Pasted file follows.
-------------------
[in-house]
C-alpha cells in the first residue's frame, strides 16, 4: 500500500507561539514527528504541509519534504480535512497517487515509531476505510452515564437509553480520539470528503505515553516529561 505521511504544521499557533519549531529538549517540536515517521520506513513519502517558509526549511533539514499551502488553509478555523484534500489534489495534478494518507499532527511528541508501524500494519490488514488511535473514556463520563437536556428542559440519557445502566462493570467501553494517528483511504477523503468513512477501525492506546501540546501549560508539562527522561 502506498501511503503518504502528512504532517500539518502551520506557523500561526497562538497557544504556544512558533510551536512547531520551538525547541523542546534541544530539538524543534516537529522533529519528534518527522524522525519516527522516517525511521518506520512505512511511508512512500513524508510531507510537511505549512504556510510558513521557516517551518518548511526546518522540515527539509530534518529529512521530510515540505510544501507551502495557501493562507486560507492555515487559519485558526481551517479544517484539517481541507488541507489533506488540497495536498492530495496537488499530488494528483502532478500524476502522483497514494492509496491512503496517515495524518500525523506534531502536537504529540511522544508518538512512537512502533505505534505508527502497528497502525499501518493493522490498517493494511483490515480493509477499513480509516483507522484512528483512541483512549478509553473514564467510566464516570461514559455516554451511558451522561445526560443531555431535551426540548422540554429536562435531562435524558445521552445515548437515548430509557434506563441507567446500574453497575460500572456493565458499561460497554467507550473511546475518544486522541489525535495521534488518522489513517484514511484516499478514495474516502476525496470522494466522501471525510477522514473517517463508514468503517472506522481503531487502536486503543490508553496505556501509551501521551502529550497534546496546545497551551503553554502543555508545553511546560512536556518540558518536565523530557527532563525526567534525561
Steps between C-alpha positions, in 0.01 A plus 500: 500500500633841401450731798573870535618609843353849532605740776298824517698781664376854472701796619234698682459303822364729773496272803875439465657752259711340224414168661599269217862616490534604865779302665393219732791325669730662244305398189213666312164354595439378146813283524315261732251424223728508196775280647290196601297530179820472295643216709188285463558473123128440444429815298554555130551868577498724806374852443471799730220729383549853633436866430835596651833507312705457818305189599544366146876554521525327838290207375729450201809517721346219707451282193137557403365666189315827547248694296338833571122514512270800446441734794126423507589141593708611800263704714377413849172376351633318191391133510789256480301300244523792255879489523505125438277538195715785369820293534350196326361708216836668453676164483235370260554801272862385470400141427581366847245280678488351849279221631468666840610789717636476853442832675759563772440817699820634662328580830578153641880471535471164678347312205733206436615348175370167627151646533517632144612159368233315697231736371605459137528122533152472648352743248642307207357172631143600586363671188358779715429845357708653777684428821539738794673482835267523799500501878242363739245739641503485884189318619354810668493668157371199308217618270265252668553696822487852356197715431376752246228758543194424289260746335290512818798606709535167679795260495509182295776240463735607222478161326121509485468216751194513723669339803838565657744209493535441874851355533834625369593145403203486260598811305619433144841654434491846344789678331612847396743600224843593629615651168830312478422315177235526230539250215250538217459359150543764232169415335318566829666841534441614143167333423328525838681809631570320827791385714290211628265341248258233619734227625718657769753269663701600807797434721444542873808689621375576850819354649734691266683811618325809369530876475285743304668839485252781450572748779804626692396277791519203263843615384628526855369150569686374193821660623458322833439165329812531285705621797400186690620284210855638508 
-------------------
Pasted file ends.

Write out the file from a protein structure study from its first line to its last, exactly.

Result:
[in-house]
C-alpha cells in the first residue's frame, strides 16, 4: 500500500507561539514527528504541509519534504480535512497517487515509531476505510452515564437509553480520539470528503505515553516529561 505521511504544521499557533519549531529538549517540536515517521520506513513519502517558509526549511533539514499551502488553509478555523484534500489534489495534478494518507499532527511528541508501524500494519490488514488511535473514556463520563437536556428542559440519557445502566462493570467501553494517528483511504477523503468513512477501525492506546501540546501549560508539562527522561 502506498501511503503518504502528512504532517500539518502551520506557523500561526497562538497557544504556544512558533510551536512547531520551538525547541523542546534541544530539538524543534516537529522533529519528534518527522524522525519516527522516517525511521518506520512505512511511508512512500513524508510531507510537511505549512504556510510558513521557516517551518518548511526546518522540515527539509530534518529529512521530510515540505510544501507551502495557501493562507486560507492555515487559519485558526481551517479544517484539517481541507488541507489533506488540497495536498492530495496537488499530488494528483502532478500524476502522483497514494492509496491512503496517515495524518500525523506534531502536537504529540511522544508518538512512537512502533505505534505508527502497528497502525499501518493493522490498517493494511483490515480493509477499513480509516483507522484512528483512541483512549478509553473514564467510566464516570461514559455516554451511558451522561445526560443531555431535551426540548422540554429536562435531562435524558445521552445515548437515548430509557434506563441507567446500574453497575460500572456493565458499561460497554467507550473511546475518544486522541489525535495521534488518522489513517484514511484516499478514495474516502476525496470522494466522501471525510477522514473517517463508514468503517472506522481503531487502536486503543490508553496505556501509551501521551502529550497534546496546545497551551503553554502543555508545553511546560512536556518540558518536565523530557527532563525526567534525561
Steps between C-alpha positions, in 0.01 A plus 500: 500500500633841401450731798573870535618609843353849532605740776298824517698781664376854472701796619234698682459303822364729773496272803875439465657752259711340224414168661599269217862616490534604865779302665393219732791325669730662244305398189213666312164354595439378146813283524315261732251424223728508196775280647290196601297530179820472295643216709188285463558473123128440444429815298554555130551868577498724806374852443471799730220729383549853633436866430835596651833507312705457818305189599544366146876554521525327838290207375729450201809517721346219707451282193137557403365666189315827547248694296338833571122514512270800446441734794126423507589141593708611800263704714377413849172376351633318191391133510789256480301300244523792255879489523505125438277538195715785369820293534350196326361708216836668453676164483235370260554801272862385470400141427581366847245280678488351849279221631468666840610789717636476853442832675759563772440817699820634662328580830578153641880471535471164678347312205733206436615348175370167627151646533517632144612159368233315697231736371605459137528122533152472648352743248642307207357172631143600586363671188358779715429845357708653777684428821539738794673482835267523799500501878242363739245739641503485884189318619354810668493668157371199308217618270265252668553696822487852356197715431376752246228758543194424289260746335290512818798606709535167679795260495509182295776240463735607222478161326121509485468216751194513723669339803838565657744209493535441874851355533834625369593145403203486260598811305619433144841654434491846344789678331612847396743600224843593629615651168830312478422315177235526230539250215250538217459359150543764232169415335318566829666841534441614143167333423328525838681809631570320827791385714290211628265341248258233619734227625718657769753269663701600807797434721444542873808689621375576850819354649734691266683811618325809369530876475285743304668839485252781450572748779804626692396277791519203263843615384628526855369150569686374193821660623458322833439165329812531285705621797400186690620284210855638508 